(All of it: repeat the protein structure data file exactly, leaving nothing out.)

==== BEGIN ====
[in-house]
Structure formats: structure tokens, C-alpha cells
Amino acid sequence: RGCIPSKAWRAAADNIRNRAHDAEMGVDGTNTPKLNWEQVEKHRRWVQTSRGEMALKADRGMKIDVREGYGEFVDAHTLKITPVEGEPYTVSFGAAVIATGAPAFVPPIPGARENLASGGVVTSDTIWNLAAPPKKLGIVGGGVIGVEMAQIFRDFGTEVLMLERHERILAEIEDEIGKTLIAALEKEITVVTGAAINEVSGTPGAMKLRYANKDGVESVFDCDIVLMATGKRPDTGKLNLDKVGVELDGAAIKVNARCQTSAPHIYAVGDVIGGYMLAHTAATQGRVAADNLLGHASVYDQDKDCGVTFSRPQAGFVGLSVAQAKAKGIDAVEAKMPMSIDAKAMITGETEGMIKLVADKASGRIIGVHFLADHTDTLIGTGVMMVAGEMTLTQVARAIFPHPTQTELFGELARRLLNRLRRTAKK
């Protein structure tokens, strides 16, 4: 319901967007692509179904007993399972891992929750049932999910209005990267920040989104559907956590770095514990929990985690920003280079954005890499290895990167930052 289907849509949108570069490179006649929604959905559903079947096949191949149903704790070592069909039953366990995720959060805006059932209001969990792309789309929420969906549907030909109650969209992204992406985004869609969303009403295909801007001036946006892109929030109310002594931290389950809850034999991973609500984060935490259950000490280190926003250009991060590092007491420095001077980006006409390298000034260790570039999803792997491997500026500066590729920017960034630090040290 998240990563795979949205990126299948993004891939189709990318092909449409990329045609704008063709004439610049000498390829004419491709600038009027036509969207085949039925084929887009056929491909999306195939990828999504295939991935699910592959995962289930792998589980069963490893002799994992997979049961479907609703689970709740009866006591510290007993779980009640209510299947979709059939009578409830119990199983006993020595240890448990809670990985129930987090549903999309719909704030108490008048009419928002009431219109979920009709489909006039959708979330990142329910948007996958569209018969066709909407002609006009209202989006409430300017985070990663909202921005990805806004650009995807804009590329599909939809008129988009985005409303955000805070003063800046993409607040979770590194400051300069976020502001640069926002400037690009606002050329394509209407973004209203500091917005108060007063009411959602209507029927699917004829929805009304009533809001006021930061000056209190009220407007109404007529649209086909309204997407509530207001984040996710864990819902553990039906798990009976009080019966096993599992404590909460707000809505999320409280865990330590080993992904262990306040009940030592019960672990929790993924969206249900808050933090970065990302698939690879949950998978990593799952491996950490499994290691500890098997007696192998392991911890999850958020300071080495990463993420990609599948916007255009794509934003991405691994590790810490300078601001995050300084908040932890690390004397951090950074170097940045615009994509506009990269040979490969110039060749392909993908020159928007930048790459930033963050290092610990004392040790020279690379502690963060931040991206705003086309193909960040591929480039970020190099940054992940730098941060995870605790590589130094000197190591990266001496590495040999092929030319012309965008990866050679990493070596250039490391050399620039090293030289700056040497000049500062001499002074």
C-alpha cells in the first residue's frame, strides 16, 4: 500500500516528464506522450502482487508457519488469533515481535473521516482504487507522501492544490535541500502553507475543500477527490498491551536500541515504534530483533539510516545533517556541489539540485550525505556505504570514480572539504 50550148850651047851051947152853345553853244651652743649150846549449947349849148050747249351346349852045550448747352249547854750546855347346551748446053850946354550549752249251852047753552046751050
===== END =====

[in-house]
Structure formats: structure tokens, C-alpha cells
Amino acid sequence: RGCIPSKAWRAAADNIRNRAHDAEMGVDGTNTPKLNWEQVEKHRRWVQTSRGEMALKADRGMKIDVREGYGEFVDAHTLKITPVEGEPYTVSFGAAVIATGAPAFVPPIPGARENLASGGVVTSDTIWNLAAPPKKLGIVGGGVIGVEMAQIFRDFGTEVLMLERHERILAEIEDEIGKTLIAALEKEITVVTGAAINEVSGTPGAMKLRYANKDGVESVFDCDIVLMATGKRPDTGKLNLDKVGVELDGAAIKVNARCQTSAPHIYAVGDVIGGYMLAHTAATQGRVAADNLLGHASVYDQDKDCGVTFSRPQAGFVGLSVAQAKAKGIDAVEAKMPMSIDAKAMITGETEGMIKLVADKASGRIIGVHFLADHTDTLIGTGVMMVAGEMTLTQVARAIFPHPTQTELFGELARRLLNRLRRTAKK
């Protein structure tokens, strides 16, 4: 319901967007692509179904007993399972891992929750049932999910209005990267920040989104559907956590770095514990929990985690920003280079954005890499290895990167930052 289907849509949108570069490179006649929604959905559903079947096949191949149903704790070592069909039953366990995720959060805006059932209001969990792309789309929420969906549907030909109650969209992204992406985004869609969303009403295909801007001036946006892109929030109310002594931290389950809850034999991973609500984060935490259950000490280190926003250009991060590092007491420095001077980006006409390298000034260790570039999803792997491997500026500066590729920017960034630090040290 998240990563795979949205990126299948993004891939189709990318092909449409990329045609704008063709004439610049000498390829004419491709600038009027036509969207085949039925084929887009056929491909999306195939990828999504295939991935699910592959995962289930792998589980069963490893002799994992997979049961479907609703689970709740009866006591510290007993779980009640209510299947979709059939009578409830119990199983006993020595240890448990809670990985129930987090549903999309719909704030108490008048009419928002009431219109979920009709489909006039959708979330990142329910948007996958569209018969066709909407002609006009209202989006409430300017985070990663909202921005990805806004650009995807804009590329599909939809008129988009985005409303955000805070003063800046993409607040979770590194400051300069976020502001640069926002400037690009606002050329394509209407973004209203500091917005108060007063009411959602209507029927699917004829929805009304009533809001006021930061000056209190009220407007109404007529649209086909309204997407509530207001984040996710864990819902553990039906798990009976009080019966096993599992404590909460707000809505999320409280865990330590080993992904262990306040009940030592019960672990929790993924969206249900808050933090970065990302698939690879949950998978990593799952491996950490499994290691500890098997007696192998392991911890999850958020300071080495990463993420990609599948916007255009794509934003991405691994590790810490300078601001995050300084908040932890690390004397951090950074170097940045615009994509506009990269040979490969110039060749392909993908020159928007930048790459930033963050290092610990004392040790020279690379502690963060931040991206705003086309193909960040591929480039970020190099940054992940730098941060995870605790590589130094000197190591990266001496590495040999092929030319012309965008990866050679990493070596250039490391050399620039090293030289700056040497000049500062001499002074």
C-alpha cells in the first residue's frame, strides 16, 4: 500500500516528464506522450502482487508457519488469533515481535473521516482504487507522501492544490535541500502553507475543500477527490498491551536500541515504534530483533539510516545533517556541489539540485550525505556505504570514480572539504 50550148850651047851051947152853345553853244651652743649150846549449947349849148050747249351346349852045550448747352249547854750546855347346551748446053850946354550549752249251852047753552046751050